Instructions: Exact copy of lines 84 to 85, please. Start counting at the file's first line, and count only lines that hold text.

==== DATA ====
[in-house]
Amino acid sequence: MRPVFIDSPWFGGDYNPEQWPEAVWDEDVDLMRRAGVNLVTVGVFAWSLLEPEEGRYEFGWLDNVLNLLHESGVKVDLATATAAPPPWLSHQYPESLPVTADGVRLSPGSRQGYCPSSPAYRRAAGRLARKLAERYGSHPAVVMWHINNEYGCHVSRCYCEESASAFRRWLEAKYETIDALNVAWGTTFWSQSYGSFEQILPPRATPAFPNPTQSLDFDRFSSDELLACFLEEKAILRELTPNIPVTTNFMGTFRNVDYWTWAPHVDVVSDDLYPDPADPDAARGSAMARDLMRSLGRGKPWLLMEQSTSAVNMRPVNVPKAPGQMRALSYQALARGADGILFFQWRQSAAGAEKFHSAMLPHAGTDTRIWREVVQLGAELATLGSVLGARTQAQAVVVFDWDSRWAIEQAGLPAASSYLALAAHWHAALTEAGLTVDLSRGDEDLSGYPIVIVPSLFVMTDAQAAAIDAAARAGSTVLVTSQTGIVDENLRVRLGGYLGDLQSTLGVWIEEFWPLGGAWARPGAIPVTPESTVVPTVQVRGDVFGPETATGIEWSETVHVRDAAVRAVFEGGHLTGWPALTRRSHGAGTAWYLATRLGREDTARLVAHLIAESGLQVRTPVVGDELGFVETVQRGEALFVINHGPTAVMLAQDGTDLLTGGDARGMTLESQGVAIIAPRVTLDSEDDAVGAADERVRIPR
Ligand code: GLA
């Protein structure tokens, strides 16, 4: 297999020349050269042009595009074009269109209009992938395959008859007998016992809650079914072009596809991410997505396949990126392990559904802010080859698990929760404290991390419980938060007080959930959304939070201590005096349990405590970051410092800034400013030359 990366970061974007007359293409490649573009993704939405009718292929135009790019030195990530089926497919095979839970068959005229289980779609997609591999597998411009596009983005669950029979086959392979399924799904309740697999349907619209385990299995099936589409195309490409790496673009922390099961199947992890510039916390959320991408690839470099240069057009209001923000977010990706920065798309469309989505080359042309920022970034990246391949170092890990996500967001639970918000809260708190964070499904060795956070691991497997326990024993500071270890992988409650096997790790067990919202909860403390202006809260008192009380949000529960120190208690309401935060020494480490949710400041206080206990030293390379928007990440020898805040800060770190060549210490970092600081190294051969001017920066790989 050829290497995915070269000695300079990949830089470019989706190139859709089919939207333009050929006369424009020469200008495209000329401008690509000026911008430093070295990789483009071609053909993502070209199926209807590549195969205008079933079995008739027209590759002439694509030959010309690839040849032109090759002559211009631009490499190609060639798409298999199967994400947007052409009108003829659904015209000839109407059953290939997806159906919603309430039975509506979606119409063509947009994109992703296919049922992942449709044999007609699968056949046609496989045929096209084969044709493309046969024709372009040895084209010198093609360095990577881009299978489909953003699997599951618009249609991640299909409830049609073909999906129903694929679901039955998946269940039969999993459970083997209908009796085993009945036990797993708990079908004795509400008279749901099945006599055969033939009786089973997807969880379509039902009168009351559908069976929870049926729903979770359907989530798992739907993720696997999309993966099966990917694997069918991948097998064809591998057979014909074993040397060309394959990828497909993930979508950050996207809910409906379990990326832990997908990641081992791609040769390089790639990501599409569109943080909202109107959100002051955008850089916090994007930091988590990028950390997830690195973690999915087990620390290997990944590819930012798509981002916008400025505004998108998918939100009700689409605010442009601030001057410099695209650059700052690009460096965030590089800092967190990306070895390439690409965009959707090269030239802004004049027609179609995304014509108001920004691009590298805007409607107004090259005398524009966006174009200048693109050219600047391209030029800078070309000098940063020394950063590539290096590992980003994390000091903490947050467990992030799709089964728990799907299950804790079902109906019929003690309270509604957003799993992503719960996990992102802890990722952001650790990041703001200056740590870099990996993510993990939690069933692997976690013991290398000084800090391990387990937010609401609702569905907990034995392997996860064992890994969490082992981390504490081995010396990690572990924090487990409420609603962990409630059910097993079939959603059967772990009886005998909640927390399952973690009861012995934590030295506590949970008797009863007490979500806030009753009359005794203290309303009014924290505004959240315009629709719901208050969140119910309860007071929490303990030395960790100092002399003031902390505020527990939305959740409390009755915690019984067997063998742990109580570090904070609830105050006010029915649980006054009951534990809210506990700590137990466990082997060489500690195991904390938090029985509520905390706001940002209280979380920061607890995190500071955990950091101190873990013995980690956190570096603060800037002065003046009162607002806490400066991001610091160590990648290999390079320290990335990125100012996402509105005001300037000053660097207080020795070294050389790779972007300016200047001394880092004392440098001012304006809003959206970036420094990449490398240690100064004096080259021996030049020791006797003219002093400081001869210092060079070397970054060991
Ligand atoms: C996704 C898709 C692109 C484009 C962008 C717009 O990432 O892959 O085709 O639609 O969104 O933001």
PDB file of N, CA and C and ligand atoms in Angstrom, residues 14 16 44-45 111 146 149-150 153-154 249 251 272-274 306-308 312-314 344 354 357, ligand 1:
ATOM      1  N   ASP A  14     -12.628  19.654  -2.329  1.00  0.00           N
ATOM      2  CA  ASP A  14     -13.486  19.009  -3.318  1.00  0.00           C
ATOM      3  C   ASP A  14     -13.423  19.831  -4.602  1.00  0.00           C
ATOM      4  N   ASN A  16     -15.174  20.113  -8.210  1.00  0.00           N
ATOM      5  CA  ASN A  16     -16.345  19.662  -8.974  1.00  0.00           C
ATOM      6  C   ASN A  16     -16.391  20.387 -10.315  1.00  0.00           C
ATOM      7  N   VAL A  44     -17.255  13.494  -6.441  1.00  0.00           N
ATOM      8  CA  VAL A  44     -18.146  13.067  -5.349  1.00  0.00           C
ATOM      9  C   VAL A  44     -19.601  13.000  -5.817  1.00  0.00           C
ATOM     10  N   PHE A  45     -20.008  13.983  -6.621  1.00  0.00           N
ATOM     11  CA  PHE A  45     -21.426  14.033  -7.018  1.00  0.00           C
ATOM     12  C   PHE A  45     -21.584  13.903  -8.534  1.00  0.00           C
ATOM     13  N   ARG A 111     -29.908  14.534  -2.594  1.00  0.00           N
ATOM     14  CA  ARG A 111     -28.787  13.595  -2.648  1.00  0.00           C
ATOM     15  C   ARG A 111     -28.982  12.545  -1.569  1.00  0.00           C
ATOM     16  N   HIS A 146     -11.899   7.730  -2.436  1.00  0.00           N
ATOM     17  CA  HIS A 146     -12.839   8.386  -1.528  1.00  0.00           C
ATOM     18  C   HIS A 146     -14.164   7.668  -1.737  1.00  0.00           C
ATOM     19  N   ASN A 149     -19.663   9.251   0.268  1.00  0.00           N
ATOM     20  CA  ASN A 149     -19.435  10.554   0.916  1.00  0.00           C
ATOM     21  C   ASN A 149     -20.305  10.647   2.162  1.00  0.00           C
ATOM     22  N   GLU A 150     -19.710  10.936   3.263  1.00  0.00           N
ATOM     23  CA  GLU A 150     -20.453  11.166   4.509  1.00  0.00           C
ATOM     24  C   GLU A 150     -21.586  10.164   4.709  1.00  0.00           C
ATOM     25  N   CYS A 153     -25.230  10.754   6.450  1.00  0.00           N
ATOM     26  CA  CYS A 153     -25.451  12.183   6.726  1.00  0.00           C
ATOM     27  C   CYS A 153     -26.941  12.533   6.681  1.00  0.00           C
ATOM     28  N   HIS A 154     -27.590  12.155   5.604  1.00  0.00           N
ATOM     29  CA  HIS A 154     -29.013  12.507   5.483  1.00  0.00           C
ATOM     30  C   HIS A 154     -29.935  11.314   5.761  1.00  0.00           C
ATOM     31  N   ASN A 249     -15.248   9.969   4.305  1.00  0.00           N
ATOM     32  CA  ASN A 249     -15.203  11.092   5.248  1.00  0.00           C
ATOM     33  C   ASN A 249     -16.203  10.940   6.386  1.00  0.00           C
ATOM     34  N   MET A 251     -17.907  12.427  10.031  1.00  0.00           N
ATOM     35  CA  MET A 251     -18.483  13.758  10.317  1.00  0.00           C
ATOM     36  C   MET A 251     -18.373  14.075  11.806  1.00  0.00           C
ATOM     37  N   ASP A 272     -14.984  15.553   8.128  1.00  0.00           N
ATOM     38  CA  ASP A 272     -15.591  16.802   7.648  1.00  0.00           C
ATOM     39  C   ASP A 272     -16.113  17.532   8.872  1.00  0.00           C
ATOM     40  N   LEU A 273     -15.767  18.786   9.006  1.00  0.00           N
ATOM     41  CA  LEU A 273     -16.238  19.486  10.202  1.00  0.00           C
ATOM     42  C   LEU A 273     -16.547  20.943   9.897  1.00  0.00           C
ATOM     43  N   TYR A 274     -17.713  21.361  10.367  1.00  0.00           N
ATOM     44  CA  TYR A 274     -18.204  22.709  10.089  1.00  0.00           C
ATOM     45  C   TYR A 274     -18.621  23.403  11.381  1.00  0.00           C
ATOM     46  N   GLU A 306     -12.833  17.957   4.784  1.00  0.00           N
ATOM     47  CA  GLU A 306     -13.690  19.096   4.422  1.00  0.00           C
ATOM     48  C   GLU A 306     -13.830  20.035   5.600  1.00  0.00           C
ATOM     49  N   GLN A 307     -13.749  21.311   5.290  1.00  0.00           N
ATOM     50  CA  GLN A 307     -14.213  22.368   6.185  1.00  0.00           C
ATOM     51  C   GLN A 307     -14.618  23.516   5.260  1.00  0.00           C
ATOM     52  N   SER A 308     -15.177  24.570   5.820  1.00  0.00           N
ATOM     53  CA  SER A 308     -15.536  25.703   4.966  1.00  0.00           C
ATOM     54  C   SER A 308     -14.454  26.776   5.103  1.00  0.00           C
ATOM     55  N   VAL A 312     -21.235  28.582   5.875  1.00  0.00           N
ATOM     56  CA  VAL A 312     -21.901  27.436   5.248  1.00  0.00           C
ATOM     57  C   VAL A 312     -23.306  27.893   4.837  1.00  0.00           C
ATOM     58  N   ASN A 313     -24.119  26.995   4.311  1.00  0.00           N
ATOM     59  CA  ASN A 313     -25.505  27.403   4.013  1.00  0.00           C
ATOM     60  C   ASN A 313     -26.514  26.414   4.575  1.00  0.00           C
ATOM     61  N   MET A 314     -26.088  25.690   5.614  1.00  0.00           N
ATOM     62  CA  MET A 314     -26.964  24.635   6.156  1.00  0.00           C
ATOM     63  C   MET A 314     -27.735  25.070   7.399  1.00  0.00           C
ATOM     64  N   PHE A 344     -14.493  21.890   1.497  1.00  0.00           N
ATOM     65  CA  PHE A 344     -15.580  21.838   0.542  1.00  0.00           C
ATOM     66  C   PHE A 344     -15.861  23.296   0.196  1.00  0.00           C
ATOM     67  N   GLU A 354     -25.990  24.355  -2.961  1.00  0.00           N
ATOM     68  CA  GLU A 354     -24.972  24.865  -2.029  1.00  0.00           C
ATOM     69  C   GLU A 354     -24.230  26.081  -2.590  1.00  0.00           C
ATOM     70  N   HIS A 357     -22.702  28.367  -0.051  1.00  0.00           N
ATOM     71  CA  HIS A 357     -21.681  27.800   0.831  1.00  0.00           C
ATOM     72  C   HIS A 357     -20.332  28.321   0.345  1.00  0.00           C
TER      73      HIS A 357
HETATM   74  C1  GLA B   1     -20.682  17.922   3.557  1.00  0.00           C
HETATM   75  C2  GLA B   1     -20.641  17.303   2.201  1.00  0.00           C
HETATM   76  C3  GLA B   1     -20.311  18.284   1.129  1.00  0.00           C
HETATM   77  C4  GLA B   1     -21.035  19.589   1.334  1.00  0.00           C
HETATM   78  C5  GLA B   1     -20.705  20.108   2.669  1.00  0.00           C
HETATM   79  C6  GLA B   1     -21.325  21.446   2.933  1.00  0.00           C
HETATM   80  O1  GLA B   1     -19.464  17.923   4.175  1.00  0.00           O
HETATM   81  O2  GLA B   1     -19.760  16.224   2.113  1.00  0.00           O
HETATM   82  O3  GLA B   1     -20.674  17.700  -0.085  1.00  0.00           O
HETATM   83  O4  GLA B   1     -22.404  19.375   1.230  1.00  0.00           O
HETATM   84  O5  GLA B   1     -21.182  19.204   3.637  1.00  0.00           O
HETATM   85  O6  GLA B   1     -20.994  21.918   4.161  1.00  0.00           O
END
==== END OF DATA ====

HETATM   78  C5  GLA B   1     -20.705  20.108   2.669  1.00  0.00           C
HETATM   79  C6  GLA B   1     -21.325  21.446   2.933  1.00  0.00           C